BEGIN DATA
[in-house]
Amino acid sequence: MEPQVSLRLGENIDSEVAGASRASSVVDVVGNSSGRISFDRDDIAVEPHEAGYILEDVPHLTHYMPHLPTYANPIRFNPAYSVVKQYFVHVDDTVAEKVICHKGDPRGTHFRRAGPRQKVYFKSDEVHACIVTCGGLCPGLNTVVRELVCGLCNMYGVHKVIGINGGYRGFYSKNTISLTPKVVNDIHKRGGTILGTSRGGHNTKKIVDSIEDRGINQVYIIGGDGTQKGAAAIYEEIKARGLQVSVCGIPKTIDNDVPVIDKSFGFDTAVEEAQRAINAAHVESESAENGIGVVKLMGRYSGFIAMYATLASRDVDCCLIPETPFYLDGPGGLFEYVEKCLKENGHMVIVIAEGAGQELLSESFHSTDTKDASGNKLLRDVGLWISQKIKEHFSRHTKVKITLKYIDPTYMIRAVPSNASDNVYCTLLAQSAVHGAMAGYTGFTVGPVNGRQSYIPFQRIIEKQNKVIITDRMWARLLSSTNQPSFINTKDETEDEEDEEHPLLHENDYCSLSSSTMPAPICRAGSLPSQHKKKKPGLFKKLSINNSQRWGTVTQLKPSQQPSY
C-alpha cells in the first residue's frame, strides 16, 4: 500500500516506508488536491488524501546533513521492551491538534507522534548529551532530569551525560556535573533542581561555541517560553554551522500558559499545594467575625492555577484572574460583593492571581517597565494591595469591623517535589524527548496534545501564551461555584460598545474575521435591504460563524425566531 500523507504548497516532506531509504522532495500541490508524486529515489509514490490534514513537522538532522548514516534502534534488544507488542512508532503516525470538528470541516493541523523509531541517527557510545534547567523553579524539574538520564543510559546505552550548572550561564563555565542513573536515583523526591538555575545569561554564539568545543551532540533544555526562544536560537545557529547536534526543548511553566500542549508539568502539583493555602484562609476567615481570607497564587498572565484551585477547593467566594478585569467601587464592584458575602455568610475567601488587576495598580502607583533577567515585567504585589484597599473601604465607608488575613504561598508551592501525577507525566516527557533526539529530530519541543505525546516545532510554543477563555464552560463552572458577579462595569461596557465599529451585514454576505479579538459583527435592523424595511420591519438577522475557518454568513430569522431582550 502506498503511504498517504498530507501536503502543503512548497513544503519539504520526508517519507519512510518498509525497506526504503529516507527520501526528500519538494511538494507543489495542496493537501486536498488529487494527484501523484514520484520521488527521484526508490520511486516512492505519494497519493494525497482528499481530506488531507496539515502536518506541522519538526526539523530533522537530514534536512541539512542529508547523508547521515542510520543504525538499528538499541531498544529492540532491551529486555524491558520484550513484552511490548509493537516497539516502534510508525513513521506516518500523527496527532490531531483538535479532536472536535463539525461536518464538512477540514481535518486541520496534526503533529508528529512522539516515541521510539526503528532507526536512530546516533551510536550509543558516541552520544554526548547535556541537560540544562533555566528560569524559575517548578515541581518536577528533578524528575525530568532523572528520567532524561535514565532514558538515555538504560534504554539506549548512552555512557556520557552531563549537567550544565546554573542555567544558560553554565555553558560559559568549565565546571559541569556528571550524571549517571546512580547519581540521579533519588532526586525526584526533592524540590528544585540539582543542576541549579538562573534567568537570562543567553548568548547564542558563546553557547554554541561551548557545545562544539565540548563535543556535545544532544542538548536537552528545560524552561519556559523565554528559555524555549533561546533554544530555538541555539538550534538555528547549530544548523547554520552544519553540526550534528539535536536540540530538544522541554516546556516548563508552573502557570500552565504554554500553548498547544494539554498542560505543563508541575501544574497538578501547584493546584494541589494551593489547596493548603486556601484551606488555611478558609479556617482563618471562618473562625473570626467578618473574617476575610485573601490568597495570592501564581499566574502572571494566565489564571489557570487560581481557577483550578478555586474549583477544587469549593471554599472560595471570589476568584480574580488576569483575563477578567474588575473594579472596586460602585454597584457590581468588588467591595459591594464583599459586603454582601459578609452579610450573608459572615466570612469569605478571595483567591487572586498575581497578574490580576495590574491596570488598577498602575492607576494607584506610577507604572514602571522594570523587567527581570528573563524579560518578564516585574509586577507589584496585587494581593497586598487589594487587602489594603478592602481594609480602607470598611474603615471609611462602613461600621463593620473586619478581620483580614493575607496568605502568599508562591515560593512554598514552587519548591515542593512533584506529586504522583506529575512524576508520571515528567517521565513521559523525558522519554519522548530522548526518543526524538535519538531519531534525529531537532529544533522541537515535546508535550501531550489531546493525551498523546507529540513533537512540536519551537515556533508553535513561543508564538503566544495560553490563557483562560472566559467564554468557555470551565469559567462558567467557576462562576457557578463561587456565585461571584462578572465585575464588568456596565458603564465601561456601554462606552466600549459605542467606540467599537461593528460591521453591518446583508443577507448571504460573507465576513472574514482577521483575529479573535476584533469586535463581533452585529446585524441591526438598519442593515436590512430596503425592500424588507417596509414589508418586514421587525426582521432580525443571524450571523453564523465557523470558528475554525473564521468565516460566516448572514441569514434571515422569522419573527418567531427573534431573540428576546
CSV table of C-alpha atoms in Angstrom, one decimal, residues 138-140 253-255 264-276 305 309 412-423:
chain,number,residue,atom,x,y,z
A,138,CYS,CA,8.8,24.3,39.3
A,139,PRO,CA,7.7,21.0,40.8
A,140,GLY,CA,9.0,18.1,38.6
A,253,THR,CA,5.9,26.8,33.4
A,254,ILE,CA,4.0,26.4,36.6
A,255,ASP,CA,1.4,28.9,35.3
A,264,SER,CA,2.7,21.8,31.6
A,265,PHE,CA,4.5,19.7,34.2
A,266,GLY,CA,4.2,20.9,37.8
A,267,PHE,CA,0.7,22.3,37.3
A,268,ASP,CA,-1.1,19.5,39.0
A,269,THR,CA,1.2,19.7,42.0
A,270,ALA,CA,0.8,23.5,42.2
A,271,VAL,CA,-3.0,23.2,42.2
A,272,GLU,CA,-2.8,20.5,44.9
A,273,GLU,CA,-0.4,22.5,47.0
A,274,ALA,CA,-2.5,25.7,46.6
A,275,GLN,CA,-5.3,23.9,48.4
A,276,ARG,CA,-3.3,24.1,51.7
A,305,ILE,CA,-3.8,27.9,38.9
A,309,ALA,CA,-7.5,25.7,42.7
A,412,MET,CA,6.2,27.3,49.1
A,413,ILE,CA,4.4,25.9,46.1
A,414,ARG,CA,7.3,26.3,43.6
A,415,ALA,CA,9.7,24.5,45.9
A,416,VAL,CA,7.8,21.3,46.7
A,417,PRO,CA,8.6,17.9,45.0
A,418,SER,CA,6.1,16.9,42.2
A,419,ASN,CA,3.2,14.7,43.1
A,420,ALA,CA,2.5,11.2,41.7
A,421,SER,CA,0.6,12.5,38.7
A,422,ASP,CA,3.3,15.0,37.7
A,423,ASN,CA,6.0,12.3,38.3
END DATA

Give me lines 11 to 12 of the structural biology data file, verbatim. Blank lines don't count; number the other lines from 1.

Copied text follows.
A,255,ASP,CA,1.4,28.9,35.3
A,264,SER,CA,2.7,21.8,31.6